Visual memory loss and autobiographical amnesia: a case study.
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Amnesia typically results from trauma to the medial temporal regions that coordinate activation among the disparate areas of cortex that represent the information that make up autobiographical memories. We proposed that amnesia should also result from damage to these regions, particularly regions that subserve long-term visual memory [Rubin, D. C., & Greenberg, D. L. (1998). Visual memory-deficit amnesia: A distinct amnesic presentation and etiology. Proceedings of the National Academy of Sciences of the USA, 95, 5413-5416]. We previously found 11 such cases in the literature, and all 11 had amnesia. We now present a detailed investigation of one of these patients. M.S. suffers from long-term visual memory loss along with some semantic deficits; he also manifests a severe retrograde amnesia and moderate anterograde amnesia. The presentation of his amnesia differs from that of the typical medial-temporal or lateral-temporal amnesic; we suggest that his visual deficits may be contributing to his autobiographical amnesia.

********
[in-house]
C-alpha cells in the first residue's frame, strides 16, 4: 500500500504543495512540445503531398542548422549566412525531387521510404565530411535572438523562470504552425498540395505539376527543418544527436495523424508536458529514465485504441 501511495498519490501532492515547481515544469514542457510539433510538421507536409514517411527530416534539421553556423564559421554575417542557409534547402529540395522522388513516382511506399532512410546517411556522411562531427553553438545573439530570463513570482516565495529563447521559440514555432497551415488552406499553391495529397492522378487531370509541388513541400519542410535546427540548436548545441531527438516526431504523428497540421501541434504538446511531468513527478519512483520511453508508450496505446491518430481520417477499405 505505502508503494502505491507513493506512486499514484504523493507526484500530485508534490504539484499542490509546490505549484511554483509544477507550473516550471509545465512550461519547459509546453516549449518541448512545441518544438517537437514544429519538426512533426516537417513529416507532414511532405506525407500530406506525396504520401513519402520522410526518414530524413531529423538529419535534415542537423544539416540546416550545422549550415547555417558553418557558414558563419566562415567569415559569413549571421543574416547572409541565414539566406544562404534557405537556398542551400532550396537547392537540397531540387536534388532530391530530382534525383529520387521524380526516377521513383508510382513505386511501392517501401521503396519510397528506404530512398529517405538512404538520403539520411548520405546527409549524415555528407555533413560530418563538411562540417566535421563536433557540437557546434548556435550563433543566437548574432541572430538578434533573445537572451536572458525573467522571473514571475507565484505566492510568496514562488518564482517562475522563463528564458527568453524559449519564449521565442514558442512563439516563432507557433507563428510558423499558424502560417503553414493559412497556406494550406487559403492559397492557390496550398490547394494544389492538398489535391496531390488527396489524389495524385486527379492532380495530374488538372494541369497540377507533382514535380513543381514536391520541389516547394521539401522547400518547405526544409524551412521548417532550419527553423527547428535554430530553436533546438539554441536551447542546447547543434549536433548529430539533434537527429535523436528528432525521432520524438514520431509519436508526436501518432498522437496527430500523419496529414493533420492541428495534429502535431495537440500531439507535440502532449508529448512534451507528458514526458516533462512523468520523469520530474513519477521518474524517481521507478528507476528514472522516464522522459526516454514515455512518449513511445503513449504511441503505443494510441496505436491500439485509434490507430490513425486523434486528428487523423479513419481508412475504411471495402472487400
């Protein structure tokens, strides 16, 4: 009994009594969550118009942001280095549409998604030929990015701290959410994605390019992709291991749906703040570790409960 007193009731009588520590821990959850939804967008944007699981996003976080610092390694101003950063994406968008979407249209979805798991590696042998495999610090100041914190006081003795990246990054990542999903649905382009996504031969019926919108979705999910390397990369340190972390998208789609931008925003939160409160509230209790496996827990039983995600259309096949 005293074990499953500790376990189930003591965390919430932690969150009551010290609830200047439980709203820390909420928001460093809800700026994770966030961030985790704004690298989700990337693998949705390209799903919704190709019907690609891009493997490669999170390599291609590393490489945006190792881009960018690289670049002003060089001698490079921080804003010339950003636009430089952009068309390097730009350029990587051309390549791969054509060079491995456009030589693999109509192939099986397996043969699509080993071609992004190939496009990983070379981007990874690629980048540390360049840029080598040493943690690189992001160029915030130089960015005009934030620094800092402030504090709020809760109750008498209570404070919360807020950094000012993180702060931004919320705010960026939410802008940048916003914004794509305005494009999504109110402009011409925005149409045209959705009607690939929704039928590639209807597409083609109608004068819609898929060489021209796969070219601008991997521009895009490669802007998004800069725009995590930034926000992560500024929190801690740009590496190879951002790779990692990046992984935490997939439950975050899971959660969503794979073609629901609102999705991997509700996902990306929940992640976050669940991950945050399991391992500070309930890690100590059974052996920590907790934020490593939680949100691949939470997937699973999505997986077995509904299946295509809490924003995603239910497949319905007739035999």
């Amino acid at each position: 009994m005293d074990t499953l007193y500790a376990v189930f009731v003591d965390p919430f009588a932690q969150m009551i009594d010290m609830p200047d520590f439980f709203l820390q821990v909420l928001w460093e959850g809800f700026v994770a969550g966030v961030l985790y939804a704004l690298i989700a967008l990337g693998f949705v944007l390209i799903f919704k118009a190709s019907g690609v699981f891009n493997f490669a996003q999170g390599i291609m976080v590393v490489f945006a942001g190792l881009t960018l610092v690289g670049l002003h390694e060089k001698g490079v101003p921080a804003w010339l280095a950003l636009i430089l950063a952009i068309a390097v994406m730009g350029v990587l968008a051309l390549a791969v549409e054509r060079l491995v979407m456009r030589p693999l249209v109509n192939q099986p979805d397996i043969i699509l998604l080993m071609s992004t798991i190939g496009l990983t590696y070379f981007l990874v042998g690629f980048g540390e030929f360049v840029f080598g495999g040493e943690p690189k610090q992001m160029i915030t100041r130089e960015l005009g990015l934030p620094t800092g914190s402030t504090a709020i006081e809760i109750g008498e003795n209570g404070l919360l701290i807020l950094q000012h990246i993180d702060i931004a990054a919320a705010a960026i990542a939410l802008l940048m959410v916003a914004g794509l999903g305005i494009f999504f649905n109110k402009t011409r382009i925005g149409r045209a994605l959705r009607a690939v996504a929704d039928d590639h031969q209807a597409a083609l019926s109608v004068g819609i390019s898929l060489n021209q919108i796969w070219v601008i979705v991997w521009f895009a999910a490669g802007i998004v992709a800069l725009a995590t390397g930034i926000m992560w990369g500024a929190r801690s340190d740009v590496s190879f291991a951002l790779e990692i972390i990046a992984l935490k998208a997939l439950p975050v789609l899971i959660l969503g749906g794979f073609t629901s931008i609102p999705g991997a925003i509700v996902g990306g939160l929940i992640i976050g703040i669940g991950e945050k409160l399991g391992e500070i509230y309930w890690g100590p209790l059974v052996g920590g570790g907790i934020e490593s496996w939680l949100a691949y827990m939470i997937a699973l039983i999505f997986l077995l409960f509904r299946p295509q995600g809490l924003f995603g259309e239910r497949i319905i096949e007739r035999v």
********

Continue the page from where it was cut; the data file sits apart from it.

Brain Injury, Chronic
Published Version (Please cite this version)10.1016/j.neuropsychologia.2004.12.009
Publication InfoBrechin, D; Eacott, MJ; Greenberg, DL; & Rubin, David C (2005). Visual memory loss and autobiographical amnesia: a case study. Neuropsychologia, 43(10). pp. 1493-1502. 10.1016/j.neuropsychologia.2004.12.009. Retrieved from https://hdl.handle.net/10161/10108.
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Juanita M. Kreps Professor of Psychology and Neuroscience
For .pdfs of all publications click here My main research interest has been in long-term memory, especially for complex (or "real-world") stimuli. This work includes the study of autobiographical memory